flare

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English[edit]

Etymology[edit]

Origin unknown.

Pronunciation[edit]

Noun[edit]

flare (plural flares)

  1. A source of brightly burning light or intense heat used to attract attention in an emergency, to illuminate an area, or as a decoy.
    • 2010, James Fleming, Cold Blood
      ...when the soldiers openly laughed at him, I knew he was in the bag. While he was putting on the snowplough, the Whites shot up a flare to see what was happening.
    • 1918, W. B. Maxwell, chapter 7, The Mirror and the Lamp:
      The turmoil went on—no rest, no peace. […] It was nearly eleven o'clock now, and he strolled out again. In the little fair created by the costers' barrows the evening only seemed beginning; and the naphtha flares made one's eyes ache, the men's voices grated harshly, and the girls' faces saddened one.
    The flares steered the traffic away from the accident.
    A spent flare had punctured the tire.
    The flares attracted the heat-seeking missiles.
  2. A widening of an object with an otherwise roughly constant width.
    • 2003, Timothy Noakes, Lore of Running, page 270:
      The flare on the inside of the shoe resists ankle pronation;
    That's a genuine early '70's flare on those pants.
  3. (aviation) The transition from downward flight to level flight just before landing.
    The captain executed the flare perfectly, and we lightly touched down.
  4. (baseball) A low fly ball that is hit in the region between the infielders and the outfielders
    Jones hits a little flare to left that falls for a single.
  5. A type of pyrotechnic that produces a brilliant light or intense heat without an explosion. A colored flare used as a warning on the railroad, a fusee.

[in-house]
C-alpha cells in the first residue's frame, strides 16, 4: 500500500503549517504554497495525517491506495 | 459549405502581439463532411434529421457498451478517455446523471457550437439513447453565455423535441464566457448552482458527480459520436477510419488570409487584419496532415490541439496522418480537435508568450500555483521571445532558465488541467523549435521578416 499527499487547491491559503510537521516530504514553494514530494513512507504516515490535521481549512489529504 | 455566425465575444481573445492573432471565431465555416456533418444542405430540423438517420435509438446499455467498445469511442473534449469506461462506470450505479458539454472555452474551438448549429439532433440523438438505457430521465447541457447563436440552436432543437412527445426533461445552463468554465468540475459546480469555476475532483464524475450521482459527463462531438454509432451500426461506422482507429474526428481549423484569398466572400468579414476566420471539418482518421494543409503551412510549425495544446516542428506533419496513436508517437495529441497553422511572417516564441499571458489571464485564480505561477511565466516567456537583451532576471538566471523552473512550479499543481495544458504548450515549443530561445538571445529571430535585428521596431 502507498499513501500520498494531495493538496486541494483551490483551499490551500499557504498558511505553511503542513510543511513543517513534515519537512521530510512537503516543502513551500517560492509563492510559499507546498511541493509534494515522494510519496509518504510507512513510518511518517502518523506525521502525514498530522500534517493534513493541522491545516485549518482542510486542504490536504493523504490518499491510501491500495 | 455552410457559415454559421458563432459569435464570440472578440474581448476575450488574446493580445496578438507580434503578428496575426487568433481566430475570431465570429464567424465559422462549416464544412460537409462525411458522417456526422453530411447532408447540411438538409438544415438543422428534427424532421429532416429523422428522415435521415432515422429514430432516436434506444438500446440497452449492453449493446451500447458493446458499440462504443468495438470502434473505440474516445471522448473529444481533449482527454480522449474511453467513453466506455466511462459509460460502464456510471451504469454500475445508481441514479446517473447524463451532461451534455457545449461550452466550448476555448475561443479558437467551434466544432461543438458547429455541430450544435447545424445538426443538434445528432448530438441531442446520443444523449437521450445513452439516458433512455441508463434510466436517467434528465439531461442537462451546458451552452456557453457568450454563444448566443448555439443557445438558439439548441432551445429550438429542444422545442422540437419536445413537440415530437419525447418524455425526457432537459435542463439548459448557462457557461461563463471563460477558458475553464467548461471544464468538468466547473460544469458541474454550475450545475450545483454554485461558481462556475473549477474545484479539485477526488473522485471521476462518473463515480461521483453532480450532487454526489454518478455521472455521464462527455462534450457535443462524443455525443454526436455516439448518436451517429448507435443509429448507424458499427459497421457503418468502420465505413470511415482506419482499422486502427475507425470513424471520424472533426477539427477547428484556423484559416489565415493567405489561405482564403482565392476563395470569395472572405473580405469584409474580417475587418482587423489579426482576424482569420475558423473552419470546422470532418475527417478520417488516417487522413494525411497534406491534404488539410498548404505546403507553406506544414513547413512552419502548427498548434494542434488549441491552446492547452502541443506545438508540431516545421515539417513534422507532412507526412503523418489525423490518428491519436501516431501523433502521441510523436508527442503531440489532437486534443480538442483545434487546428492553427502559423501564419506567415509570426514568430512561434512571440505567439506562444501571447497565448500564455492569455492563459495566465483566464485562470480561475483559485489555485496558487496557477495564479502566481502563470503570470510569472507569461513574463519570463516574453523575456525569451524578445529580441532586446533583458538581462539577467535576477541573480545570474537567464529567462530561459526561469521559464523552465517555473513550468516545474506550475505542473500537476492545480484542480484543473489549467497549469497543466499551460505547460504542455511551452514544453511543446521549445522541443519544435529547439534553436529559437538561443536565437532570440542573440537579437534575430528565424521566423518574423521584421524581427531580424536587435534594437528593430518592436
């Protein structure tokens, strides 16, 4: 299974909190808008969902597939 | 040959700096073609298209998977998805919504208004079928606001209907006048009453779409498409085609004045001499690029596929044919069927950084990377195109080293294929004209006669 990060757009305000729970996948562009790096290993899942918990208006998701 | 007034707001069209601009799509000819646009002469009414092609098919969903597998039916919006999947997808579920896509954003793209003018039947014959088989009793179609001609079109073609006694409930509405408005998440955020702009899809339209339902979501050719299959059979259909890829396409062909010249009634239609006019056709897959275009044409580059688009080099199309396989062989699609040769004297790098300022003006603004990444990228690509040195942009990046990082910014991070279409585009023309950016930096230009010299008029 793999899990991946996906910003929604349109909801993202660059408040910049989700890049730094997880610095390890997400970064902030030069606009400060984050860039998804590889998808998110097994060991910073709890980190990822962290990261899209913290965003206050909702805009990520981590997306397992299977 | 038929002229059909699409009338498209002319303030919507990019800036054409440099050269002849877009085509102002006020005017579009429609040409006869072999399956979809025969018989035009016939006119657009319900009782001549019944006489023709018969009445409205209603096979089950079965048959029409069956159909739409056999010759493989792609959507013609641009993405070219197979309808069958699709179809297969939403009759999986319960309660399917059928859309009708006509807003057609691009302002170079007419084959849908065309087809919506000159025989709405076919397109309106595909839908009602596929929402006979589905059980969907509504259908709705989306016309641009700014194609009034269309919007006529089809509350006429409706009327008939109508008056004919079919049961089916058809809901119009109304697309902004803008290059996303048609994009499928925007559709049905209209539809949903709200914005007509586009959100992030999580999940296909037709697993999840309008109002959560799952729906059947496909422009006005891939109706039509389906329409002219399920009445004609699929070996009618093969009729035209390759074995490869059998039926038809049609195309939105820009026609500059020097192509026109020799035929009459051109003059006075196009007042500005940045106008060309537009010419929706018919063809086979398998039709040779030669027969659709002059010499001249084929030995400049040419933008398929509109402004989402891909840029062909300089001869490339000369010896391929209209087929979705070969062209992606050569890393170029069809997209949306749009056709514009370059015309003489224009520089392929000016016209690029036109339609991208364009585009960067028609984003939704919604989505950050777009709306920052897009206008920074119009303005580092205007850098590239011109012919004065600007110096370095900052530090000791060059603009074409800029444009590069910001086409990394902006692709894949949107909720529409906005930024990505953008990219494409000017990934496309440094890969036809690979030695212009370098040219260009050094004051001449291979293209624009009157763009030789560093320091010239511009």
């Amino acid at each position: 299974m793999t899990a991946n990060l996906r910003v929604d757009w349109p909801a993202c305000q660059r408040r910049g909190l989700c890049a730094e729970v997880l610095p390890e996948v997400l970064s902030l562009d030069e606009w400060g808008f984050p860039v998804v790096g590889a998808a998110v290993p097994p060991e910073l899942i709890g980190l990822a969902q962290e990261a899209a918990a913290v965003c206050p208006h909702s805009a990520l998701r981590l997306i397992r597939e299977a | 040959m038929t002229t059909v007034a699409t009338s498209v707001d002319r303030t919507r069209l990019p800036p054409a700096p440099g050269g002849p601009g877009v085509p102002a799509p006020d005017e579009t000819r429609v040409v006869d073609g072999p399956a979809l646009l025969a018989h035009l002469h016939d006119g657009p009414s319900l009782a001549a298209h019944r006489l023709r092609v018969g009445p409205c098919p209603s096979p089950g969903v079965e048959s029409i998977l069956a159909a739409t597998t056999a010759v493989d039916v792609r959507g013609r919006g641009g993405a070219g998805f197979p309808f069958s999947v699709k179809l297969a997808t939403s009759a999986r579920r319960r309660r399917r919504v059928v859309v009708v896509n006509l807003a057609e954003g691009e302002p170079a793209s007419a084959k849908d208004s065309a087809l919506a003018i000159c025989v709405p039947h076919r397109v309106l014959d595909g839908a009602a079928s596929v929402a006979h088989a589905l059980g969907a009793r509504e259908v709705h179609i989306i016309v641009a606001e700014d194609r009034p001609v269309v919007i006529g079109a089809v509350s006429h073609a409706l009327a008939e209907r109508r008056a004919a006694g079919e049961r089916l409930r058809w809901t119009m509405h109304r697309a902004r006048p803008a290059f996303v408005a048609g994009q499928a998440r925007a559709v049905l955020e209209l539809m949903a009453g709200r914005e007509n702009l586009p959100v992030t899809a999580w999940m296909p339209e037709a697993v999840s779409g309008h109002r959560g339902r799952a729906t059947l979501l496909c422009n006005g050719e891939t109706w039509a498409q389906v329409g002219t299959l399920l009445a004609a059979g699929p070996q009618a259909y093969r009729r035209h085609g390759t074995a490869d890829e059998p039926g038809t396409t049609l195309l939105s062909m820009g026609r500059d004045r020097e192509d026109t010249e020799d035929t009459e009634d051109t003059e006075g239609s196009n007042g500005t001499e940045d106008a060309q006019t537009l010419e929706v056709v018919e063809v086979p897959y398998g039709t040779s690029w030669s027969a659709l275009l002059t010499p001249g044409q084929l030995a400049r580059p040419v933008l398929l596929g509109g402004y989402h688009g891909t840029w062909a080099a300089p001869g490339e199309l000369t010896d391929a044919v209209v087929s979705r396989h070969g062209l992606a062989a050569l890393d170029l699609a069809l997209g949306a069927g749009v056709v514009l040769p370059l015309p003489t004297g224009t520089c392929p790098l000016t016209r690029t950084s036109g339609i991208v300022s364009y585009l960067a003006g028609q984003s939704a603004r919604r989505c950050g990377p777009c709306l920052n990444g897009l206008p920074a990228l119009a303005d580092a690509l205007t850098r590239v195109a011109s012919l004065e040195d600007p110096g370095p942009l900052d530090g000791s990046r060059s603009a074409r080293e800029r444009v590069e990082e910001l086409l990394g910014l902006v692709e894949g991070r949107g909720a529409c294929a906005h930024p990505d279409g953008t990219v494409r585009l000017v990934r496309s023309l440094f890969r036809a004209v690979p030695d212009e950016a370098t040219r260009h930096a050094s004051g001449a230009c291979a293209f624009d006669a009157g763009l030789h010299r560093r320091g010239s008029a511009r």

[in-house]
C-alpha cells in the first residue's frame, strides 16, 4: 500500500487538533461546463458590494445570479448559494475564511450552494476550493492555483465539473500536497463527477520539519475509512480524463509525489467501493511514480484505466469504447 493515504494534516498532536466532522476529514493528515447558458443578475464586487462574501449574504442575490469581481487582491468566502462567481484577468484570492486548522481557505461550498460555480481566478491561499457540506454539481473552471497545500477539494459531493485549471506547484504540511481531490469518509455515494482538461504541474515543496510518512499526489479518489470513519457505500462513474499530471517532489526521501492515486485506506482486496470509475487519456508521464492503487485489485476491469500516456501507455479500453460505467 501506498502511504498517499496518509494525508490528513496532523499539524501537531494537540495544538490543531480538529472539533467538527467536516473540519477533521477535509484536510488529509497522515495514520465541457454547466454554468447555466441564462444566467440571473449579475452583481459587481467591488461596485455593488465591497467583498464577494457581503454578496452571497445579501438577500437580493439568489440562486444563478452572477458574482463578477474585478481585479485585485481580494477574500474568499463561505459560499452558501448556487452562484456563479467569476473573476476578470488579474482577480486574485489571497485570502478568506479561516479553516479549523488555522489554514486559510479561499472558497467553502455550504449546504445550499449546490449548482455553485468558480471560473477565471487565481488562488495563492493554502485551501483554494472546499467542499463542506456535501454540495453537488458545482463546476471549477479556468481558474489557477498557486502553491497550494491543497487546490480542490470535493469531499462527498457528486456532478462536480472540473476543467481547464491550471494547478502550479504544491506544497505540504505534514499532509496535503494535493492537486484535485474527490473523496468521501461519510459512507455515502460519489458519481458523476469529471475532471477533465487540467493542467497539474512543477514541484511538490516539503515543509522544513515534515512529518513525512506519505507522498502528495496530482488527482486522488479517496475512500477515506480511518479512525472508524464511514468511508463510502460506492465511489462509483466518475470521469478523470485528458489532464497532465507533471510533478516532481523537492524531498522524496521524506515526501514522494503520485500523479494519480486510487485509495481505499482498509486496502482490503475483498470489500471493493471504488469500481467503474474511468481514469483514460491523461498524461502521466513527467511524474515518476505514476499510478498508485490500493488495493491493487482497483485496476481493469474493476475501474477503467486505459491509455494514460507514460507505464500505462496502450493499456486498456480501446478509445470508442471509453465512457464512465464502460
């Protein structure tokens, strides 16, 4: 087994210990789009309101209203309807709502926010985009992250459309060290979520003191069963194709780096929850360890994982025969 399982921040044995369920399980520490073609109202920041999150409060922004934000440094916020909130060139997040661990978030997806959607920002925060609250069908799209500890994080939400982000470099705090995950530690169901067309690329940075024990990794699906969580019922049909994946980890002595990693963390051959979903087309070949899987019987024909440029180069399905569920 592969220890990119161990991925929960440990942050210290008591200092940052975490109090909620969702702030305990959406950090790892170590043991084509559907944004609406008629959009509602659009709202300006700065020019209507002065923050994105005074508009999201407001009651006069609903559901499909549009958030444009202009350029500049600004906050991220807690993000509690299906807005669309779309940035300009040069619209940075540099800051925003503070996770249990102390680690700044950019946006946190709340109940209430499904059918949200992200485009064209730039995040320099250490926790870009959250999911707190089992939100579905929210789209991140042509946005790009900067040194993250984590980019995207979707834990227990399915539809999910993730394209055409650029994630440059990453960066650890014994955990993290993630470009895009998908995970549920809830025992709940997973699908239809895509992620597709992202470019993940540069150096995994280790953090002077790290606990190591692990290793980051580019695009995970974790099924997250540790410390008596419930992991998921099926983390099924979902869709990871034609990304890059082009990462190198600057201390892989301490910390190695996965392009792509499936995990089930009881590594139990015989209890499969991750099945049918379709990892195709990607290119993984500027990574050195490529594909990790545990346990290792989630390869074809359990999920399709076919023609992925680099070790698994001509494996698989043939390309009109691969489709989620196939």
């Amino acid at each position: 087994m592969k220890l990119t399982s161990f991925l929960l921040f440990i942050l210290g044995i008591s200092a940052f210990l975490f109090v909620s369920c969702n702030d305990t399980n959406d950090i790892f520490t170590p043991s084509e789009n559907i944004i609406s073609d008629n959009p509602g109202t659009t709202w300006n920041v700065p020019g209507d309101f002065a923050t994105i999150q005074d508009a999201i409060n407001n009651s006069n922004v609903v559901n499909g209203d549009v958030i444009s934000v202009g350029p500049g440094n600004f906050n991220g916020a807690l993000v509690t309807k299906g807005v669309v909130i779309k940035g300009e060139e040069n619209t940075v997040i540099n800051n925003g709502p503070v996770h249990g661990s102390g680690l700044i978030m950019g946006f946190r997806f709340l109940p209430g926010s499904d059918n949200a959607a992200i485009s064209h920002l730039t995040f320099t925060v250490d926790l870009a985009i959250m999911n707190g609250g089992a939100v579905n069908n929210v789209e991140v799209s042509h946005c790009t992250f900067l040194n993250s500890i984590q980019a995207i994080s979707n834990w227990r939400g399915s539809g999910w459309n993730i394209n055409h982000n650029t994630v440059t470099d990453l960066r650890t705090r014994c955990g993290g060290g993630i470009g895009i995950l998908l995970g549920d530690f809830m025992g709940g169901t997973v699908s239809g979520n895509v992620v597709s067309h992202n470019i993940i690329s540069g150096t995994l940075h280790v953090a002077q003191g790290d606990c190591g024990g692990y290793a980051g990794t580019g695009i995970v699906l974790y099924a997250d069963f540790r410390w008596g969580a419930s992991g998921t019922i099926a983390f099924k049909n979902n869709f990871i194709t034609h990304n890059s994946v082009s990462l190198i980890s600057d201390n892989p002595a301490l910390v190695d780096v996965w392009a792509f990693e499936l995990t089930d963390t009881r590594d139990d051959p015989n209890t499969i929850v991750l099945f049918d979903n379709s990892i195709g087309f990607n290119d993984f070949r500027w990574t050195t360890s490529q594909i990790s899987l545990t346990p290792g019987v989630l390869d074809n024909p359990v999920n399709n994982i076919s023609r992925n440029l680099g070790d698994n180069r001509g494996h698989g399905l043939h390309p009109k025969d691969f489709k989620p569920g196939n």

Derived terms[edit]

Translations[edit]

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Verb[edit]

flare (third-person singular simple present flares, present participle flaring, simple past and past participle flared)

  1. (intransitive) To blaze brightly.
    The blast furnace flared in the night.
  2. (intransitive) To burn unsteadily.
    The candle flared in a sudden draught.
  3. (transitive, intransitive) To open outward in shape.
    The cat flared its nostrils while sniffing at the air.
    The cat's nostrils flared when it sniffed at the air.
    The building flared from the third through the seventh floors to occupy the airspace over the entrance plaza.
    The sides of a bowl flare.
  4. (transitive) To cause to burn.
  5. To shine out with a sudden and unsteady light; to emit a dazzling or painfully bright light.
  6. To shine out with gaudy colours; to be offensively bright or showy.
    • Shakespeare
      With ribbons pendant, flaring about her head.
  7. (obsolete) To be exposed to too much light.
    • Prior
      flaring in sunshine all the day

Derived terms[edit]

Translations[edit]

Anagrams[edit]


Finnish[edit]

Pronunciation[edit]

  • Hyphenation: fla‧re

Noun[edit]

flare

  1. (astronomy) solar flare

Declension[edit]

Synonyms[edit]


Latin[edit]

Verb[edit]

flāre

  1. present active infinitive of flō